Pablo Helguera: The Seven Bridges of Königsberg
Exhibition and Performance:
In The Seven Bridges of Königsberg, Helguera seamlessly joins narrative and the art of memory with hermeneutics, topology, divination, and chance. The title of the project is derived from a legendary 18th century mathematical problem that became the foundation of modern graph theory, involving the question of how to walk in a continuous line through the Prussian city of Königsberg by crossing each of its seven bridges only once.
Inspired by the ubiquitous fortune telling parlors located in the Chinatown/Lower East Side vicinity of Forever & Today, Inc., Helguera has fashioned an intimate environment that lies behind a voluptuous floor-length red velvet curtain. Inside, a wall installation of 49 unique framed collages serves as the basis for a deck of cards by which he gives personal card readings during his performances.
Helguera greets visitors, and an invitation is extended to those who would like a reading to choose cards at will or by chance. Based on their choices, they may conduct a self-assessment of their personality type or engage in a dialogue with Helguera regarding what the selections say about themselves and their present state of mind. No single selection brings the same interpretation, and the readings may be used to answer questions and formulate answers, whether of a personal or general nature.
Free copies of "An Accompanying Text That Does Not Explain Anything" serve as a detailed guide for The Seven Bridges of Königsberg, offering further information about reading each of the cards based on the series of collages that form the wall installation. Insight is provided through such cards as "The Lighthouse" (revelation and guidance), "Marienbad" (déjà vu), "The Tomb of the Algonquians" (exploring unknown places), and "The Last Act" (experiencing ultimate consequences).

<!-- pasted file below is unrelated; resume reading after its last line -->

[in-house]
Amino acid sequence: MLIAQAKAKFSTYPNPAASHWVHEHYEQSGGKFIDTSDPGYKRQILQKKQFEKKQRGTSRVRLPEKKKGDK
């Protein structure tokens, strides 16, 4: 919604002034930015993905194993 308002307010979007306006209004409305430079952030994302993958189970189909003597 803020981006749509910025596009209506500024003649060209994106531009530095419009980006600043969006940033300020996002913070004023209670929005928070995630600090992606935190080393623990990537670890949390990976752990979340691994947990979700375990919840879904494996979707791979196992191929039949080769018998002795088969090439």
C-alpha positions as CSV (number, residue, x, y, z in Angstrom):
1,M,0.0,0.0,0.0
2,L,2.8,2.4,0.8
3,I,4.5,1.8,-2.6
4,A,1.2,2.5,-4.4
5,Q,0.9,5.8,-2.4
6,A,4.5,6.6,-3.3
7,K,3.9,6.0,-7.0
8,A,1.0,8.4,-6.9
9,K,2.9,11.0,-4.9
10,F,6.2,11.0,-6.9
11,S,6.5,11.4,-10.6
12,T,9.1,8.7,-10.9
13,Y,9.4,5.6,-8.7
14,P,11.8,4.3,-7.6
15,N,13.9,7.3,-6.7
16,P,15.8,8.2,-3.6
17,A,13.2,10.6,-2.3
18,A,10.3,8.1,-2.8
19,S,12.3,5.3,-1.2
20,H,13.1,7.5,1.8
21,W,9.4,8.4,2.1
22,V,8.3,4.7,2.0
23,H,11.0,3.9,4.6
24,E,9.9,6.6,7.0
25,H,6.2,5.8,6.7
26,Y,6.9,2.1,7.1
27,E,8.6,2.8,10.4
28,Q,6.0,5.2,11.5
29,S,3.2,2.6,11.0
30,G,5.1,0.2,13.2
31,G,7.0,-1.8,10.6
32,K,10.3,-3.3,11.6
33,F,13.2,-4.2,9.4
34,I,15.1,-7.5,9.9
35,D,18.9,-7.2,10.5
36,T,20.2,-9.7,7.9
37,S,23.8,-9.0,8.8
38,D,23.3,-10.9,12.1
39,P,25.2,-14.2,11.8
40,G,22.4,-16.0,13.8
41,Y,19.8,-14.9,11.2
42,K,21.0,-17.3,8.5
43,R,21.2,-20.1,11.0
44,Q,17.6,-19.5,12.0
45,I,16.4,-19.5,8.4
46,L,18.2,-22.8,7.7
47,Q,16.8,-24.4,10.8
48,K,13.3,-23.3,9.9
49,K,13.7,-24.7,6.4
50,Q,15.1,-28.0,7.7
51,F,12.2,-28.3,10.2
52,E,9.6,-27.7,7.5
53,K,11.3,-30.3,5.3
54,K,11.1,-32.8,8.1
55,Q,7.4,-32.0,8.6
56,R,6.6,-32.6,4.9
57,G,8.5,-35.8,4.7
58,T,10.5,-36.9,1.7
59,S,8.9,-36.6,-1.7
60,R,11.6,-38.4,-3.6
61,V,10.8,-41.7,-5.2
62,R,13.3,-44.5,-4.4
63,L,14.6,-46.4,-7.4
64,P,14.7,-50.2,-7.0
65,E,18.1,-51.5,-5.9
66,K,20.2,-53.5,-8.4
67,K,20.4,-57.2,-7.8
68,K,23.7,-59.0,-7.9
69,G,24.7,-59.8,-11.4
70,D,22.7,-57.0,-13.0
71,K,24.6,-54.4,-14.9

Pablo Helguera (b. 1971, Mexico City, Mexico) creates multi-disciplinary work that often deals with topics such as history, social thought, perception, fiction, and pedagogy. His works, usually performative in nature, have included making phonograph recordings, composing orchestral pieces, inventing fictional artists and museums, founding educational and research institutions, and writing scripted symposia with actors. Helguera has had solo performances at MoMA, New York (2003) and Hirshhorn Museum, Washington (2005), and has exhibited and/or performed at: Museum Carrillo Gil, Mexico City, Mexico (2008); Queens Museum of Art, Queens (2008); Lower East Side Tenement Museum, New York (2007); MCA Chicago, Chicago (2007); ICA Boston, Boston (2005); Performa 05, New York (2005); RCA, London, United Kingdom (2004); 8th Havana Biennial, Havana, Cuba (2003); and MoMA PS1, Long Island City (2003) among others. In 2005, he received a Creative Capital Grant for The School of Panamerican Unrest (2006), a nomadic think-tank that traveled 25,000 miles by car from Anchorage, Alaska to Tierra del Fuego, Argentina; in 2008 he received a Guggenheim Fellowship. Helguera is the author of four books including The Pablo Helguera Manual of Contemporary Art Style (2005) and his work has been reviewed by Artforum, Art in America, Artnews, ArtReview, frieze, and The New York Times among others. Helguera is currently Director of Adult and Academic Programs of MoMA, New York.